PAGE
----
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ASU Electronic Theses and Dissertations


This collection includes most of the ASU Theses and Dissertations from 2011 to present. ASU Theses and Dissertations are available in downloadable PDF format; however, a small percentage of items are under embargo. Information about the dissertations/theses includes degree information, committee members, an abstract, supporting data or media.

In addition to the electronic theses found in the ASU Digital Repository, ASU Theses and Dissertations can be found in the ASU Library Catalog.

Dissertations and Theses granted by Arizona State University are archived and made available through a joint effort of the ASU Graduate College and the ASU Libraries. For more information or questions about this collection contact or visit the Digital Repository ETD Library Guide or contact the ASU Graduate College at gradformat@asu.edu.




In this dissertation, I described my research on the growth and characterization of various nanostructures, such as nanowires, nanobelts and nanosheets, of different semiconductors in a Chemical Vapor Deposition (CVD) system. In the first part of my research, I selected chalcogenides (such as CdS and CdSe) for a comprehensive study in growing two-segment axial nanowires and radial nanobelts/sheets using the ternary CdSxSe1-x alloys. I demonstrated simultaneous red (from CdSe-rich) and green (from CdS-rich) light emission from a single monolithic heterostructure with a maximum wavelength separation of 160 nm. I also demonstrated the first simultaneous two-color lasing from a single nanosheet …

Contributors
TURKDOGAN, SUNAY, Ning, Cun Zheng, Palais, Joseph C, et al.
Created Date
2015

Inductors are fundamental components that do not scale well. Their physical limitations to scalability along with their inherent losses make them the main obstacle in achieving monolithic system-on-chip platform (SoCP). For past decades researchers focused on integrating magnetic materials into on-chip inductors in the quest of achieving high inductance density and quality factor (QF). The state of the art on-chip inductor is made of an enclosed magnetic thin-film around the current carrying wire for maximum flux amplification. Though the integration of magnetic materials results in enhanced inductor characteristics, this approach has its own challenges and limitations especially in power applications. …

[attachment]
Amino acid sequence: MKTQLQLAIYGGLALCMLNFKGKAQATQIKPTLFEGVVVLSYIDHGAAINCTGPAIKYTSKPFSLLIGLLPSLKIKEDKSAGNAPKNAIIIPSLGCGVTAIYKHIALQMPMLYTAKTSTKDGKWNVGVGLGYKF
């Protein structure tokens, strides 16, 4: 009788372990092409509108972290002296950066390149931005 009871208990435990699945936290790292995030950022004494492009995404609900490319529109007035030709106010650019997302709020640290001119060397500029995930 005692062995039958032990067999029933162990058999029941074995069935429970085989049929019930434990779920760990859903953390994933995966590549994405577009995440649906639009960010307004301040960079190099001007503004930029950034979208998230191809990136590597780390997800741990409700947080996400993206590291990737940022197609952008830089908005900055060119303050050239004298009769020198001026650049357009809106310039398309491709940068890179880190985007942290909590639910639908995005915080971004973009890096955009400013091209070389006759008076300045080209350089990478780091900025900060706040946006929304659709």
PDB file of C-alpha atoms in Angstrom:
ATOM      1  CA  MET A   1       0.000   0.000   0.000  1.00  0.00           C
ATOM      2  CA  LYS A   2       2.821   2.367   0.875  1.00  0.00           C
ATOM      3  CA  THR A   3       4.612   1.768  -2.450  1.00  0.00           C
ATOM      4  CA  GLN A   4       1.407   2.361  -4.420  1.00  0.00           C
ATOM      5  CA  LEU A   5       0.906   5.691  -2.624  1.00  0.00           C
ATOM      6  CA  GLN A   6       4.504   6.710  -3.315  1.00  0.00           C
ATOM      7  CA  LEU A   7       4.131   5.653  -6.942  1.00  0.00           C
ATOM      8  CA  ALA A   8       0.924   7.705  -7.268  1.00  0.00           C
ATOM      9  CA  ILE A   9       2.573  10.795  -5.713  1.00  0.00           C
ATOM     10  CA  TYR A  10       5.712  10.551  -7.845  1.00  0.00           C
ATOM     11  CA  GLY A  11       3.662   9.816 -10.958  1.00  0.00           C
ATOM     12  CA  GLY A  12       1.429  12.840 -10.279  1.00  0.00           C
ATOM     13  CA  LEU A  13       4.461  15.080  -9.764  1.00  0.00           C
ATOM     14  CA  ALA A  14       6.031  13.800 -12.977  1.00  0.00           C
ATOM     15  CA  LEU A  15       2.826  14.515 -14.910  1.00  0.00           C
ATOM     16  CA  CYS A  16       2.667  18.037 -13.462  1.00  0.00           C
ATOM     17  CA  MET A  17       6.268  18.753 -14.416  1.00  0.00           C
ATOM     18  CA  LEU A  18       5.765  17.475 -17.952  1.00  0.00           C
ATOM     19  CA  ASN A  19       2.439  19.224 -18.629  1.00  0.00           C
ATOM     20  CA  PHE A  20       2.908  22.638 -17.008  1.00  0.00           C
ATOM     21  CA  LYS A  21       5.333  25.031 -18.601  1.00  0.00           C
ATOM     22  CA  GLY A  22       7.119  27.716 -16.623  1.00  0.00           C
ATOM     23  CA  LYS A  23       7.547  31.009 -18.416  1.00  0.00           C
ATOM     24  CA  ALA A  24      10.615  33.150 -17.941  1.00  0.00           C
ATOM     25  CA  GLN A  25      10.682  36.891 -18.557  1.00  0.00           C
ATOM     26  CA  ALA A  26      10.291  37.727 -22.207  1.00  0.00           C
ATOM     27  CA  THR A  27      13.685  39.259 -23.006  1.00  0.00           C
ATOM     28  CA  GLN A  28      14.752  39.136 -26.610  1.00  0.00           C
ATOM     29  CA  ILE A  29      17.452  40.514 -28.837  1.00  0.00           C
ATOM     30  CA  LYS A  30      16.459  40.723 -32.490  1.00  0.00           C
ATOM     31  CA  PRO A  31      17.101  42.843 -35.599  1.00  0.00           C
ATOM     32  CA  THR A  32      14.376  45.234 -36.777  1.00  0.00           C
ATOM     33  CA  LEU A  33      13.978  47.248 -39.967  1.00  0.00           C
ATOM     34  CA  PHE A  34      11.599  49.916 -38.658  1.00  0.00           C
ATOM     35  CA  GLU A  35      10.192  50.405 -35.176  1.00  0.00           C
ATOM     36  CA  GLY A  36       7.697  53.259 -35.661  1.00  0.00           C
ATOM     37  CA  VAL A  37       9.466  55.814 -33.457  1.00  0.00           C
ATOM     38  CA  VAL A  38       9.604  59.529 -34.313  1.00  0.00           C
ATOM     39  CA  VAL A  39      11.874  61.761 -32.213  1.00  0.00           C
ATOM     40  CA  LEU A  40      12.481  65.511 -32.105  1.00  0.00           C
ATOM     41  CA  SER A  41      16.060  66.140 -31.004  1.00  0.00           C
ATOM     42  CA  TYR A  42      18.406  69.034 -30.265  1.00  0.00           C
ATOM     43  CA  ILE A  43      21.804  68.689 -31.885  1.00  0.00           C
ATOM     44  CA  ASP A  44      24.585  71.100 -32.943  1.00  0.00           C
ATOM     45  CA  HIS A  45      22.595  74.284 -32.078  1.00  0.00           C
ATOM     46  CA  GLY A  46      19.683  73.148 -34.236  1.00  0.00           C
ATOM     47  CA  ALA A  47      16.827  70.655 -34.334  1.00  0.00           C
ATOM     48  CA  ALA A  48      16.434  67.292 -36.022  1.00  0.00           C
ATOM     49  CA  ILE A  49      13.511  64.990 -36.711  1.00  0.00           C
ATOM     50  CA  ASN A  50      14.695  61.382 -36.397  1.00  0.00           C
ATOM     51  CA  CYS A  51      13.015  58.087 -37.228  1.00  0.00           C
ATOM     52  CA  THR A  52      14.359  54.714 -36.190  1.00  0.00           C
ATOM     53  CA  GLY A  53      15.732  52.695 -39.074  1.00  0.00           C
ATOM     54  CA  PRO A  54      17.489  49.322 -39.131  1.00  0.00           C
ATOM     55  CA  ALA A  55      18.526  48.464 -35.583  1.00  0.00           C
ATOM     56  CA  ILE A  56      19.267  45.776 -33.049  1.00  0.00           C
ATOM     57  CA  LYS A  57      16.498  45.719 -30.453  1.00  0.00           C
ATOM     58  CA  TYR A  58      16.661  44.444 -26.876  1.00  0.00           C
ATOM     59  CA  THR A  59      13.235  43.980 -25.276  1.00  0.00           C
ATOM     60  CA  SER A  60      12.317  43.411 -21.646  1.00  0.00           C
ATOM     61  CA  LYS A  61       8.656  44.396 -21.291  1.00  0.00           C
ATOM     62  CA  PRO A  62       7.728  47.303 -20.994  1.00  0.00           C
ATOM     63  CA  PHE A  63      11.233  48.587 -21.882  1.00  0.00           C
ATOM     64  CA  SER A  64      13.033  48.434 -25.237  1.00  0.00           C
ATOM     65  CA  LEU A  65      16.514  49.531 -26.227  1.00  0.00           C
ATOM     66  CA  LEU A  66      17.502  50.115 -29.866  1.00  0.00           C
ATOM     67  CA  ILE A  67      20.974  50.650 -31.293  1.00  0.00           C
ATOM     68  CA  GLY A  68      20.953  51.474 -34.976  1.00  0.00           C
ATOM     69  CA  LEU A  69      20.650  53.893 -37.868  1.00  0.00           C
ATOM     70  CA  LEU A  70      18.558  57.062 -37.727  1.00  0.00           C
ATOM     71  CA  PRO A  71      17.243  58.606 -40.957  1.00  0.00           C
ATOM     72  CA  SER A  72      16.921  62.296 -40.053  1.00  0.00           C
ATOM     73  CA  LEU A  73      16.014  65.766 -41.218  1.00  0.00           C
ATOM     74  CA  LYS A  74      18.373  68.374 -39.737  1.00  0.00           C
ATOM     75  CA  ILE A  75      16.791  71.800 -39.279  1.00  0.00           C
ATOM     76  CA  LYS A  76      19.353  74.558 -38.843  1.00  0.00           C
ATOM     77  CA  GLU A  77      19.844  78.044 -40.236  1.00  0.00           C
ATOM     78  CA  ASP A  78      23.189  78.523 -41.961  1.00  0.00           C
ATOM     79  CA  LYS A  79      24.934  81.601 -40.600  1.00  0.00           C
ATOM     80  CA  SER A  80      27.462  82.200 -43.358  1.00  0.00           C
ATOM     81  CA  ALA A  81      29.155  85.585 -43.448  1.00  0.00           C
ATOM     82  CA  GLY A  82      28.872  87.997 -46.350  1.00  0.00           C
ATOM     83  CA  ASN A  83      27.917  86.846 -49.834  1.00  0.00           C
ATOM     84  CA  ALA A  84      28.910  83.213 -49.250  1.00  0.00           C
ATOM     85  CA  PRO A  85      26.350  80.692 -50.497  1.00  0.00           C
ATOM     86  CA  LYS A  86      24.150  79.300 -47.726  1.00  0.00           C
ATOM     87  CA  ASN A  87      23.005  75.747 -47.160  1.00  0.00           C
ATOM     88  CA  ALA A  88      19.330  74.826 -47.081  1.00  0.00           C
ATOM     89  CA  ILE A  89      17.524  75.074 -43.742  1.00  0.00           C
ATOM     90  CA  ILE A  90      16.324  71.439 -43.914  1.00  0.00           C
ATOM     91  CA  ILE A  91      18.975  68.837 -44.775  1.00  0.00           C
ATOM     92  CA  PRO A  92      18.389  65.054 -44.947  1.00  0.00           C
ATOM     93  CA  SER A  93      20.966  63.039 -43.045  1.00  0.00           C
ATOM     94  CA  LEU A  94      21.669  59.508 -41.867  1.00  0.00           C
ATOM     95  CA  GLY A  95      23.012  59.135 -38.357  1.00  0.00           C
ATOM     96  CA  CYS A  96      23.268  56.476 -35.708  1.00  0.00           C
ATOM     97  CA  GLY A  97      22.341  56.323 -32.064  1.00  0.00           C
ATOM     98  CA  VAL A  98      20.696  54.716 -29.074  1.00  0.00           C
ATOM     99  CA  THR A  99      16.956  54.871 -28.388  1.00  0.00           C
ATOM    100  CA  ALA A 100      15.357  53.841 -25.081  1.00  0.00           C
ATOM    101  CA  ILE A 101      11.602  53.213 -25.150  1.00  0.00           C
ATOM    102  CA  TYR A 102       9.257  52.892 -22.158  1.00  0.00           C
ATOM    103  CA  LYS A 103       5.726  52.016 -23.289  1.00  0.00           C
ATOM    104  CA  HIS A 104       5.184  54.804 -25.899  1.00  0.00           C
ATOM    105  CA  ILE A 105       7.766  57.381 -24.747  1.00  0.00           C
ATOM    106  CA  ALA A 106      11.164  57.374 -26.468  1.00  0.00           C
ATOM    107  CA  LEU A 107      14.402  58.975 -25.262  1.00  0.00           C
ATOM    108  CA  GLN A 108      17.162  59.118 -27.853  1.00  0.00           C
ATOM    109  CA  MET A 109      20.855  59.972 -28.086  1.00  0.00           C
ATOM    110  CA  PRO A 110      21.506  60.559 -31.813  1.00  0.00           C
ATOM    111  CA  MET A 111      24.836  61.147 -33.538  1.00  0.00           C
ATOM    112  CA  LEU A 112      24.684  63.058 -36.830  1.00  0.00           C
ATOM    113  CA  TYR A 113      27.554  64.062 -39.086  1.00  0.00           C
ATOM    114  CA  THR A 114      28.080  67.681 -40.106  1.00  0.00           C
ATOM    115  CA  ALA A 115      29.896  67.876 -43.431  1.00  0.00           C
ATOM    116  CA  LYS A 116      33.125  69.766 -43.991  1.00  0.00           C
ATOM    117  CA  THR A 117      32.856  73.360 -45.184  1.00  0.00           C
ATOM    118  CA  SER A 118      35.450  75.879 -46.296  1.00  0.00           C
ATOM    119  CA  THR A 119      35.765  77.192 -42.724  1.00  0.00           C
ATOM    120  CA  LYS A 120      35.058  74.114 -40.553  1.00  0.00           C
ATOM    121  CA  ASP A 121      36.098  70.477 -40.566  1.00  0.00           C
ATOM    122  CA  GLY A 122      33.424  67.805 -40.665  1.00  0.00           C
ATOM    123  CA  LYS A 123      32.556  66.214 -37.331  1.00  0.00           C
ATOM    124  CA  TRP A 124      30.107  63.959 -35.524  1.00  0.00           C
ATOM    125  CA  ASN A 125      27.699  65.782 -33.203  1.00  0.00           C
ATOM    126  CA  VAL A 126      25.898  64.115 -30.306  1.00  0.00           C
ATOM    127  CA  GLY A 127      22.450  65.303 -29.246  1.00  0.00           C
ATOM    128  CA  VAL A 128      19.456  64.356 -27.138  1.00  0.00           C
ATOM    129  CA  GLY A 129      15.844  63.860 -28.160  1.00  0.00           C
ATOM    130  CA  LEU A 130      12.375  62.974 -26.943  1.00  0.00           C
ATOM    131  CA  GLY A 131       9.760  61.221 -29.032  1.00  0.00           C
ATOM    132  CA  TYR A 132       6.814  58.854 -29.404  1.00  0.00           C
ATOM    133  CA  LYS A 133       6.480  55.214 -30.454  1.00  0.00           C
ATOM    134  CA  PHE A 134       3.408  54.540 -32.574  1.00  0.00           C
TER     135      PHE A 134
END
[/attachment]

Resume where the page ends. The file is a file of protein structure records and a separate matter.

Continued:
Contributors
Khdour, Mahmoud M., Yu, Hongbin, Pan, George, et al.
Created Date
2014

Recently a new materials platform consisting of semiconductors grown on GaSb and InAs substrates with lattice constants close to 6.1 A was proposed by our group for various electronic and optoelectronic applications. This materials platform consists of both II-VI (MgZnCdHg)(SeTe) and III-V (InGaAl)(AsSb) compound semiconductors, which have direct bandgaps spanning the entire energy spectrum from far-IR (~0 eV) up to UV (~3.4 eV). The broad range of bandgaps and material properties make it very attractive for a wide range of applications in optoelectronics, such as solar cells, laser diodes, light emitting diodes, and photodetectors. Moreover, this novel materials system potentially …

Contributors
Fan, Jin, Zhang, Yong-Hang, Smith, David, et al.
Created Date
2012

In this work, I worked on the synthesis and characterization of nanowires and belts, grown using different materials, in Chemical Vapor Deposition (CVD) system with catalytic growth method. Through this thesis, I utilized the Photoluminescence (PL), Secondary Electron Microscopy (SEM), Energy Dispersive Spectroscopy (EDS) and X-ray diffraction (XRD) analyses to find out the properties of Erbium Chloride Silicate (ECS) and two segment CdS-CdSe samples. In the first part of my research, growth of very new material, Erbium Chloride Silicate (ECS), in form of core/shell Si/ECS and pure ECS nanowires, was demonstrated. This new material has very fascinating properties for new …

Contributors
Turkdogan, Sunay, Ning, Cun-Zheng, Tao, Meng, et al.
Created Date
2012

This dissertation is on the study of structural and optical properties of some III-V and II-VI compound semiconductors. The first part of this dissertation is a study of the deformation mechanisms associated with nanoindentation and nanoscratching of InP, GaN, and ZnO crystals. The second part is an investigation of some fundamental issues regarding compositional fluctuations and microstructure in GaInNAs and InAlN alloys. In the first part, the microstructure of (001) InP scratched in an atomic force microscope with a small diamond tip has been studied as a function of applied normal force and crystalline direction in order to understand at …

Contributors
Huang, Jingyi, Ponce, Fernando A, Carpenter, Ray W, et al.
Created Date
2013